Jobber is written in Go, and it should be possible to compile and run it on any Unix/Linux system.

Installation from a Package

The easiest way to install Jobber is via a binary package.

Compilation and Installation from Source

Instead of installing a binary package, you can certainly compile and install Jobber yourself.

You need Go 1.8 or later to compile Jobber. So, install Go, pick a place for your workspace (say, /path/to/your/workspace), and ensure that the environment variable GOPATH includes a path to your workspace. Then:

cd /path/to/your/workspace
mkdir -p src/
cd src/
git clone
cd jobber
git checkout v1.3.3
make check
sudo make install DESTDIR=/

This will install the following:

  • /usr/local/bin/jobber
  • /usr/local/libexec/jobbermaster
  • /usr/local/libexec/jobberrunner

Finally, do something to ensure that jobbermaster runs as a daemon (as root) when your computer boots. Note that jobbermaster does not daemonize itself, but that should not be a problem if you use systemd; otherwise, daemonize(1) could help.

Putting Jobber to Work

As with cron, each user can have its own set of jobs, which will be run under that user’s privileges. A user’s jobs are defined in a jobfile — a file named “.jobber” in the user’s home directory.

IMPORTANT: Jobfiles must be owned by the user who owns the home directory that contains them, and their permissions must not allow the owning group or any other users to write to them (i.e., the permission bits must exclude 022).

Here's an example that defines two jobs:

  notifyProgram: /home/foobar/

- name: DailyBackup
  cmd: backup daily
  time: 0 0 13
  onError: Stop
  notifyOnError: true
  notifyOnFailure: false

- name: OffsiteBackup
  cmd: |
    mount /backup/offsite
    mount /backup/linux/weekly
    backup-offsite /backup/linux/weekly/backup-0 linux || exit 1
    umount /backup/linux/weekly
    umount /backup/offsite
  time: 0 0 14 * * 1
  onError: Stop

As shown, there are two sections: prefs and jobs . The contents of both sections are YAML documents.

Time Strings

Field time specifies the schedule at which a job is run, in a manner similar to how cron jobs’ schedules are specified: with a space-separated list of up to six specifiers, each one of which constrains a different component of time (second, minute, hour, etc.). Schematically:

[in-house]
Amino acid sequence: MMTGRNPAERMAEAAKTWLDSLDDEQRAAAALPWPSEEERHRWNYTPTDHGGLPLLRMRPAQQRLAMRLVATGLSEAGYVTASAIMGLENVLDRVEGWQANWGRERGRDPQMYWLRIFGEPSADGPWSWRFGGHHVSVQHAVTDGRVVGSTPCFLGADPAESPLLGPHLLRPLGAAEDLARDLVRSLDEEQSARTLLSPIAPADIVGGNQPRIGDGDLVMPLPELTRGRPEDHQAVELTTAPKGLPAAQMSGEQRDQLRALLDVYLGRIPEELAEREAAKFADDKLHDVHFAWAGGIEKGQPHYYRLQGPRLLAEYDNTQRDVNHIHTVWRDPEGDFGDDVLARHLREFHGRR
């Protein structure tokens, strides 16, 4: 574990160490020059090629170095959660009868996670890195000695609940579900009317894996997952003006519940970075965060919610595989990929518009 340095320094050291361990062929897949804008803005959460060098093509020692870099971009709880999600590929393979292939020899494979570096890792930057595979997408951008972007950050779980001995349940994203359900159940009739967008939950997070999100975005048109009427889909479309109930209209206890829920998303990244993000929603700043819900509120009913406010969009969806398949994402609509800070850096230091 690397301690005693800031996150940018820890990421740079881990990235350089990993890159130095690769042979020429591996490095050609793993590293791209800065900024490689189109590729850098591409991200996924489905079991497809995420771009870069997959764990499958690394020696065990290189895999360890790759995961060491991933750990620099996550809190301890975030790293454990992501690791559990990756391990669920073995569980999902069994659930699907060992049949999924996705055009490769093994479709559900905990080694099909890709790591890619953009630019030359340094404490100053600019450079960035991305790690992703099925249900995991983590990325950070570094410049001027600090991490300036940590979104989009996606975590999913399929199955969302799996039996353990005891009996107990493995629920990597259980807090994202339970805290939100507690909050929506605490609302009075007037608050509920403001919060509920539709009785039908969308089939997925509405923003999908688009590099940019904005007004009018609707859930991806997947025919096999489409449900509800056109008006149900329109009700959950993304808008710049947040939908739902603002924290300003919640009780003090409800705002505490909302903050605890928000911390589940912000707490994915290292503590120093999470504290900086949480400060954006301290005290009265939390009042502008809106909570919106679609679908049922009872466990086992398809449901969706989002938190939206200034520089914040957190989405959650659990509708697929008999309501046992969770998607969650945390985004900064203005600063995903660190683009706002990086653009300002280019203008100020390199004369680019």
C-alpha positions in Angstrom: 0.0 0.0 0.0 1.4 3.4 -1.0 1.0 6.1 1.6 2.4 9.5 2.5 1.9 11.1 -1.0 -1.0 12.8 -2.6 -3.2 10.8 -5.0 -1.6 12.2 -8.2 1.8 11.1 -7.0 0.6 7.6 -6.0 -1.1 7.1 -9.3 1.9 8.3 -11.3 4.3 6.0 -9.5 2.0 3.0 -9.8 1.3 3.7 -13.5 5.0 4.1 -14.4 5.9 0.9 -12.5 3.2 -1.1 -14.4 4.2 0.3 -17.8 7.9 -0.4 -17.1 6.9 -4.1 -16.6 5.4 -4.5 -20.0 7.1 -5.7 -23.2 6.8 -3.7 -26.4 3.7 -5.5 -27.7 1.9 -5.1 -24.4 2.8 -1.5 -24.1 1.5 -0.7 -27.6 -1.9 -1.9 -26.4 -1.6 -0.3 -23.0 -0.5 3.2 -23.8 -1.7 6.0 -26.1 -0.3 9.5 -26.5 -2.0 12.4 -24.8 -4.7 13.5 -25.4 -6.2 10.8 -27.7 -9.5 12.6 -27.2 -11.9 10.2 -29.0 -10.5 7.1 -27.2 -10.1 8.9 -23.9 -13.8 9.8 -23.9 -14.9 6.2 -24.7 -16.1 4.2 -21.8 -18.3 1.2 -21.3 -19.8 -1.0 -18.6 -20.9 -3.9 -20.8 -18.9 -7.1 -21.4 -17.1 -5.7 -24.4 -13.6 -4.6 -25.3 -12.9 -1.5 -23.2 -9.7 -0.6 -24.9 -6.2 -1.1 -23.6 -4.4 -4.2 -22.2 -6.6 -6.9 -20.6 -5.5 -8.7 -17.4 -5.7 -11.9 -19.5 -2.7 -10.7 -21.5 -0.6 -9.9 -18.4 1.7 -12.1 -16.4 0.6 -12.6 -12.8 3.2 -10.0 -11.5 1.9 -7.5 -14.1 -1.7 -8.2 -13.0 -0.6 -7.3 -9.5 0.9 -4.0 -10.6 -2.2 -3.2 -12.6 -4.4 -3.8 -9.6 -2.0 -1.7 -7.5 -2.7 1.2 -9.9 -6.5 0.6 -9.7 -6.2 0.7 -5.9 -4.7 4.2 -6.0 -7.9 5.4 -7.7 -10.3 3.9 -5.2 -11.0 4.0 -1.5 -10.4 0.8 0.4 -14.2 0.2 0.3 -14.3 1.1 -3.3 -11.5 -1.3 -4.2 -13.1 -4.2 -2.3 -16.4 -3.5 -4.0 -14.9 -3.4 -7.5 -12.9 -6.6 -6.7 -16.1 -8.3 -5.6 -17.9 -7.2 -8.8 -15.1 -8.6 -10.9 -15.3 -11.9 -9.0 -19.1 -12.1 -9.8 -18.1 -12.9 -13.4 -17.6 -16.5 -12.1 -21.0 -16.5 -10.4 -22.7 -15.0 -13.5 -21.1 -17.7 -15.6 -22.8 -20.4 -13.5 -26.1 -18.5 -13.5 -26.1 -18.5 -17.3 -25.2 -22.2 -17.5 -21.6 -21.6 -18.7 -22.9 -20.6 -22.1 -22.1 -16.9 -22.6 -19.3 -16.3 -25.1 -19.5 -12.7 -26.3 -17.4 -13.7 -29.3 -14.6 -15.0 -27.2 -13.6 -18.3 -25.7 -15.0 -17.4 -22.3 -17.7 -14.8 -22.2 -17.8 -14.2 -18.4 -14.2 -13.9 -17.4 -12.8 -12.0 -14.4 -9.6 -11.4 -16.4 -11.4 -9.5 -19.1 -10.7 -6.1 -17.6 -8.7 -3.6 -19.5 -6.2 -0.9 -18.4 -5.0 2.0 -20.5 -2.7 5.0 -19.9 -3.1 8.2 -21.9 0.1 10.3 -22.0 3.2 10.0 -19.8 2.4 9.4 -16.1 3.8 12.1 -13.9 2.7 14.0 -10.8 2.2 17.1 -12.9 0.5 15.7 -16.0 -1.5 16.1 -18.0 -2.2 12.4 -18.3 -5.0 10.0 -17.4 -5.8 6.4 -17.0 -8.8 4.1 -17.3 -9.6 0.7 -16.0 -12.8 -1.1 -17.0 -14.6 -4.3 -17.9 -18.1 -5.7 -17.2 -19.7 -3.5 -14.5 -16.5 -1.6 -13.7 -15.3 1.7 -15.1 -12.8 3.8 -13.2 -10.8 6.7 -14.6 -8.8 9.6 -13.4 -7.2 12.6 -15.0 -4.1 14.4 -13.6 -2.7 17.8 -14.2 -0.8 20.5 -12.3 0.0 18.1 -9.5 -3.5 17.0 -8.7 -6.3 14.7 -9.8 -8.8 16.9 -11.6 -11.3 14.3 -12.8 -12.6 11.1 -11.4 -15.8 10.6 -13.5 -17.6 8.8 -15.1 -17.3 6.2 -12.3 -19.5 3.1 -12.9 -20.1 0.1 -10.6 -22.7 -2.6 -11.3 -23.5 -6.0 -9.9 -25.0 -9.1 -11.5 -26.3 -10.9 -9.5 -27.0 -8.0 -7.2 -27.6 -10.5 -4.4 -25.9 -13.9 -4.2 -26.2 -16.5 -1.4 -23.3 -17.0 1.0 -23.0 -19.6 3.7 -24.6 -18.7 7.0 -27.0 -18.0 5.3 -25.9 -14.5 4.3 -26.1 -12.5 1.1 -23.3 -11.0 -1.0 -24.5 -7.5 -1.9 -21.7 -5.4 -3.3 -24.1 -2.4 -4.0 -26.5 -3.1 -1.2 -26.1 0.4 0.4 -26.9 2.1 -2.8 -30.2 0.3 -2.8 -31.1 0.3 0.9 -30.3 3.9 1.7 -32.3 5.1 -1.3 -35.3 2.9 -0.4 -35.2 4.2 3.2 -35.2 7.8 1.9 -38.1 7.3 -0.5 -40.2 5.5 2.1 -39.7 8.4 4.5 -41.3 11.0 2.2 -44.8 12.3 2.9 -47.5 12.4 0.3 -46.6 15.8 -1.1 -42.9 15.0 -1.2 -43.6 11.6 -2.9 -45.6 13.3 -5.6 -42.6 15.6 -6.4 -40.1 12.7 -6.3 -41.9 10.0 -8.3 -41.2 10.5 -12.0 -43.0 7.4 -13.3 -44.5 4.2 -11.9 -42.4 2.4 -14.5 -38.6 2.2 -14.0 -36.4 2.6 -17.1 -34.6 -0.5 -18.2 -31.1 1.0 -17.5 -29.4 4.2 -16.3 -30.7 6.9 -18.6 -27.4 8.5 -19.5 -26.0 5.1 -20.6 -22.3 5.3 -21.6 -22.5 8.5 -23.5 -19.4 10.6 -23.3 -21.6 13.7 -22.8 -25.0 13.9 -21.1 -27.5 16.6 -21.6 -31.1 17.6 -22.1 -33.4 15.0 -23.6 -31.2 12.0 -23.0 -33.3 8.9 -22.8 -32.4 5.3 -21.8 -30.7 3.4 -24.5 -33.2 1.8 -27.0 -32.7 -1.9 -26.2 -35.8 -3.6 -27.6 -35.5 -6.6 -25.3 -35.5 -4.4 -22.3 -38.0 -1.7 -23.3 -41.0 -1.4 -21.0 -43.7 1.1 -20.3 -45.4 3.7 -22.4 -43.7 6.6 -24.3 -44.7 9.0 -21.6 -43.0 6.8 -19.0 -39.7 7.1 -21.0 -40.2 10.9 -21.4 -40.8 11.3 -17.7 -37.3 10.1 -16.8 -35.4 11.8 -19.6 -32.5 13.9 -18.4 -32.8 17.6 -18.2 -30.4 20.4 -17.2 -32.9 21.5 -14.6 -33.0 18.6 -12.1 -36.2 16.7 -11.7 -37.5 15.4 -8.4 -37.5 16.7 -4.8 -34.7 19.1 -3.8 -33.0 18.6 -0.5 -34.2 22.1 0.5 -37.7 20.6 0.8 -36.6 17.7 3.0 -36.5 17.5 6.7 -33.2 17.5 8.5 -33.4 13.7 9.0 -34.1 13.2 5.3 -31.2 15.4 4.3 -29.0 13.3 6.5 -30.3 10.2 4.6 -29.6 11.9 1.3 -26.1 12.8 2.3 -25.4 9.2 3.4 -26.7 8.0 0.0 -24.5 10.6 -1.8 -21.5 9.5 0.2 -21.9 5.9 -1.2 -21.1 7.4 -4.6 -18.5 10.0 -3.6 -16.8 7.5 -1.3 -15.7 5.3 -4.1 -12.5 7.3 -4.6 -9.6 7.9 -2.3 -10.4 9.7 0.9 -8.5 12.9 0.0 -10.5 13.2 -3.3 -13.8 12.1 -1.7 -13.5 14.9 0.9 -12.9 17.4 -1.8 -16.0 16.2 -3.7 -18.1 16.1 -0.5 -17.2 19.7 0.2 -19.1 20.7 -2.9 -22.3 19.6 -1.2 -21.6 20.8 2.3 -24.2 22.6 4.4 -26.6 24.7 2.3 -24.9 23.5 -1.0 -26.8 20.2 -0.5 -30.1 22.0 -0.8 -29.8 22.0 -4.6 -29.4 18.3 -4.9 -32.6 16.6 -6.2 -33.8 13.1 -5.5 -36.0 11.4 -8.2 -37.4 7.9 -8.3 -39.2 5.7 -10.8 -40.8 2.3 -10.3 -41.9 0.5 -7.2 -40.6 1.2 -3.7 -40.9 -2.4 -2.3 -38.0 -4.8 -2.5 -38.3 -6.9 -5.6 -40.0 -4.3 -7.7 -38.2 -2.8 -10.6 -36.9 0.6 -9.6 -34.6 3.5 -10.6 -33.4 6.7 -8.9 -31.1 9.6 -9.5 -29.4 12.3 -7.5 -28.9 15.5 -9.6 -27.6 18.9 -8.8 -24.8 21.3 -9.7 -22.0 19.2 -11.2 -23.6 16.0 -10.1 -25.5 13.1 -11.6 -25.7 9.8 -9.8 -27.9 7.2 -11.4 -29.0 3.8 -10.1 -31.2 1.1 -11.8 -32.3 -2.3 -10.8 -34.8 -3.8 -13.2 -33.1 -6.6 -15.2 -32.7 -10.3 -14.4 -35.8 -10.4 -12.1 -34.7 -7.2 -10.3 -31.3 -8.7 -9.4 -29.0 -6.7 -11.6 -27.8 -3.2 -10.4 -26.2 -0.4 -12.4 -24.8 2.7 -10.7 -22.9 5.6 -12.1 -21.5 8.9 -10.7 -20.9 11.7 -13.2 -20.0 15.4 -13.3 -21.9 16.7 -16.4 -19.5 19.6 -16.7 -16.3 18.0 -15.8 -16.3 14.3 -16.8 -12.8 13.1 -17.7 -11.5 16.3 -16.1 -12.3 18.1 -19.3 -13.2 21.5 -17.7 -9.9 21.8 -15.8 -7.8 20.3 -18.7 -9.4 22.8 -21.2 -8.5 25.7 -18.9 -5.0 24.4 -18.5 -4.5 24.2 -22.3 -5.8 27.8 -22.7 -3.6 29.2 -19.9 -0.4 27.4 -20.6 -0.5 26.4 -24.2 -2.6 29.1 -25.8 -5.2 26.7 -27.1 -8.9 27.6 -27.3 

sec min hour month_day month week_day

A job is scheduled thus: the next run time is the time that satisfies the second, minute, hour, and month specifiers and at least one of the month-day and weekday specifiers.

Important: If a specifier is one of the random specifiers (beginning with R ), a random value is chosen when the jobfile is loaded, and stays the same until the jobfile is loaded again.

Each specifier can take one of the following forms: (“a”, “b”, “c”, and “n” are placeholders for arbitrary numerals.)

Specifier Form What It Matches
* Any value
a The value a
*/n Every a-th value — e.g., */25 in the second specifier would match 0, 25, and 50, whereas in the month specifier it would match 1 and 26.
a,b,c,... The values a, b, c, ... — e.g., 10, 20, 30, 40 matches 10, 20, 30, and 40.
a-b Any of the values between and including a and b
R A random value
Ra-b A random value between and including a and b

The specifiers have different permitted values for the placeholders in the specifier forms:

Specifier Values for “a”, “b”, and “c” Values for “n”
sec 0 thru 59 1 thru 59
min 0 thru 59 1 thru 59
hour 0 thru 23 1 thru 23
month_day 1 thru 31 1 thru 30
month 1 thru 12 1 thru 11
week_day 0 (Sunday) thru 6 (Saturday) 1 thru 5

The default value for time is * * * * * * .


When a job (or, specifically, the shell code that the job runs) exited with a non-0 status, we call this a “job error”.

One of Jobber’s main features is that you can control how Jobber handles job errors. You do this by setting the onError field in a job’s definition to one of these values:

Value Effect when a job error happens
Stop Stop scheduling runs of this job.
Backoff Schedule runs of this job according to an exponential backoff algorithm. If a later run of the job succeeds, jobber resumes scheduling this job normally; but if the job continues to err, Jobber will eventually stop scheduling it.
Continue Continue scheduling this job normally.

When Jobber stops scheduling runs of a job due to one or more job errors, we call this a “job failure”.

If you would like Jobber to notify you when a job error or job failure occurs, do the following:

  1. Write a notify program that does whatever you want done after a job error or job failure
  2. Set the notifyProgram field in the prefs section of the Jobber file to the path to your notify program